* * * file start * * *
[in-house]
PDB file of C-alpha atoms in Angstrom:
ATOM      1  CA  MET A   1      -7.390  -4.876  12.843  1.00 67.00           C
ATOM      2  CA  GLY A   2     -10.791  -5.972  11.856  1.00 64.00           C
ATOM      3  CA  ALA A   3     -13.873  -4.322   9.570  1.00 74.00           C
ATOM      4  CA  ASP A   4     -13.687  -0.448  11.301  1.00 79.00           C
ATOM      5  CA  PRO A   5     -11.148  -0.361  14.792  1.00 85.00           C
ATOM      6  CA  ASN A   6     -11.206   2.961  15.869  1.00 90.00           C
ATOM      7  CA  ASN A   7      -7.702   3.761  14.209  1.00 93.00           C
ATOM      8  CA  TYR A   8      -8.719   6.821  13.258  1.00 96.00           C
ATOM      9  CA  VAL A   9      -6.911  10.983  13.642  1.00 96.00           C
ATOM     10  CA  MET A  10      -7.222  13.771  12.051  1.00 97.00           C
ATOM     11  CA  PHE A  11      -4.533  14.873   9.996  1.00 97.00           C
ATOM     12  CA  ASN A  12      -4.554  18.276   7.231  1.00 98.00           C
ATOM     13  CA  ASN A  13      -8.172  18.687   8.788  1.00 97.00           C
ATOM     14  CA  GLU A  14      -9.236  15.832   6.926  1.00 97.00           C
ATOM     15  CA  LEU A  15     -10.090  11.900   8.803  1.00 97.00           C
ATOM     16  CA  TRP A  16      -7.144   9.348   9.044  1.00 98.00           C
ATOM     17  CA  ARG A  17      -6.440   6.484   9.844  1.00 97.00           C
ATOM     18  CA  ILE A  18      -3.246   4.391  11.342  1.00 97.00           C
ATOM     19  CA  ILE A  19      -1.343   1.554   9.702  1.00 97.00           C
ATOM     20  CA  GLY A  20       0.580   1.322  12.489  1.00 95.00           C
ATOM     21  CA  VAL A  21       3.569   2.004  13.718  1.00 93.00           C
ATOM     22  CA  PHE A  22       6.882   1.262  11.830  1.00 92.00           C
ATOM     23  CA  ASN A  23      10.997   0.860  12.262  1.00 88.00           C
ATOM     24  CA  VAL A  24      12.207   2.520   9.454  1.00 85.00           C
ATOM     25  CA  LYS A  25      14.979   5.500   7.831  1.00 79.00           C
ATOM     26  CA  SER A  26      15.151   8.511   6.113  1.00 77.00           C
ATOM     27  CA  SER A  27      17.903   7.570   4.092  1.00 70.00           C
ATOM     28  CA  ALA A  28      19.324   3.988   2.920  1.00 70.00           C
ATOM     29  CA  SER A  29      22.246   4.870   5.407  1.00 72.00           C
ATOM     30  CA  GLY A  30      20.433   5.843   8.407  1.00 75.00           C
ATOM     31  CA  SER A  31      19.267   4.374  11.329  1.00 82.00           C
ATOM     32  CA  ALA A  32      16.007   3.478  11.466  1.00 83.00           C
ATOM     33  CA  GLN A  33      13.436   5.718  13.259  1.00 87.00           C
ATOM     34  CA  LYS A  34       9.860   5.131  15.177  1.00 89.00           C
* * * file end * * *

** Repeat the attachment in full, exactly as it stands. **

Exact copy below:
[in-house]
PDB file of C-alpha atoms in Angstrom:
ATOM      1  CA  MET A   1      -7.390  -4.876  12.843  1.00 67.00           C
ATOM      2  CA  GLY A   2     -10.791  -5.972  11.856  1.00 64.00           C
ATOM      3  CA  ALA A   3     -13.873  -4.322   9.570  1.00 74.00           C
ATOM      4  CA  ASP A   4     -13.687  -0.448  11.301  1.00 79.00           C
ATOM      5  CA  PRO A   5     -11.148  -0.361  14.792  1.00 85.00           C
ATOM      6  CA  ASN A   6     -11.206   2.961  15.869  1.00 90.00           C
ATOM      7  CA  ASN A   7      -7.702   3.761  14.209  1.00 93.00           C
ATOM      8  CA  TYR A   8      -8.719   6.821  13.258  1.00 96.00           C
ATOM      9  CA  VAL A   9      -6.911  10.983  13.642  1.00 96.00           C
ATOM     10  CA  MET A  10      -7.222  13.771  12.051  1.00 97.00           C
ATOM     11  CA  PHE A  11      -4.533  14.873   9.996  1.00 97.00           C
ATOM     12  CA  ASN A  12      -4.554  18.276   7.231  1.00 98.00           C
ATOM     13  CA  ASN A  13      -8.172  18.687   8.788  1.00 97.00           C
ATOM     14  CA  GLU A  14      -9.236  15.832   6.926  1.00 97.00           C
ATOM     15  CA  LEU A  15     -10.090  11.900   8.803  1.00 97.00           C
ATOM     16  CA  TRP A  16      -7.144   9.348   9.044  1.00 98.00           C
ATOM     17  CA  ARG A  17      -6.440   6.484   9.844  1.00 97.00           C
ATOM     18  CA  ILE A  18      -3.246   4.391  11.342  1.00 97.00           C
ATOM     19  CA  ILE A  19      -1.343   1.554   9.702  1.00 97.00           C
ATOM     20  CA  GLY A  20       0.580   1.322  12.489  1.00 95.00           C
ATOM     21  CA  VAL A  21       3.569   2.004  13.718  1.00 93.00           C
ATOM     22  CA  PHE A  22       6.882   1.262  11.830  1.00 92.00           C
ATOM     23  CA  ASN A  23      10.997   0.860  12.262  1.00 88.00           C
ATOM     24  CA  VAL A  24      12.207   2.520   9.454  1.00 85.00           C
ATOM     25  CA  LYS A  25      14.979   5.500   7.831  1.00 79.00           C
ATOM     26  CA  SER A  26      15.151   8.511   6.113  1.00 77.00           C
ATOM     27  CA  SER A  27      17.903   7.570   4.092  1.00 70.00           C
ATOM     28  CA  ALA A  28      19.324   3.988   2.920  1.00 70.00           C
ATOM     29  CA  SER A  29      22.246   4.870   5.407  1.00 72.00           C
ATOM     30  CA  GLY A  30      20.433   5.843   8.407  1.00 75.00           C
ATOM     31  CA  SER A  31      19.267   4.374  11.329  1.00 82.00           C
ATOM     32  CA  ALA A  32      16.007   3.478  11.466  1.00 83.00           C
ATOM     33  CA  GLN A  33      13.436   5.718  13.259  1.00 87.00           C
ATOM     34  CA  LYS A  34       9.860   5.131  15.177  1.00 89.00           C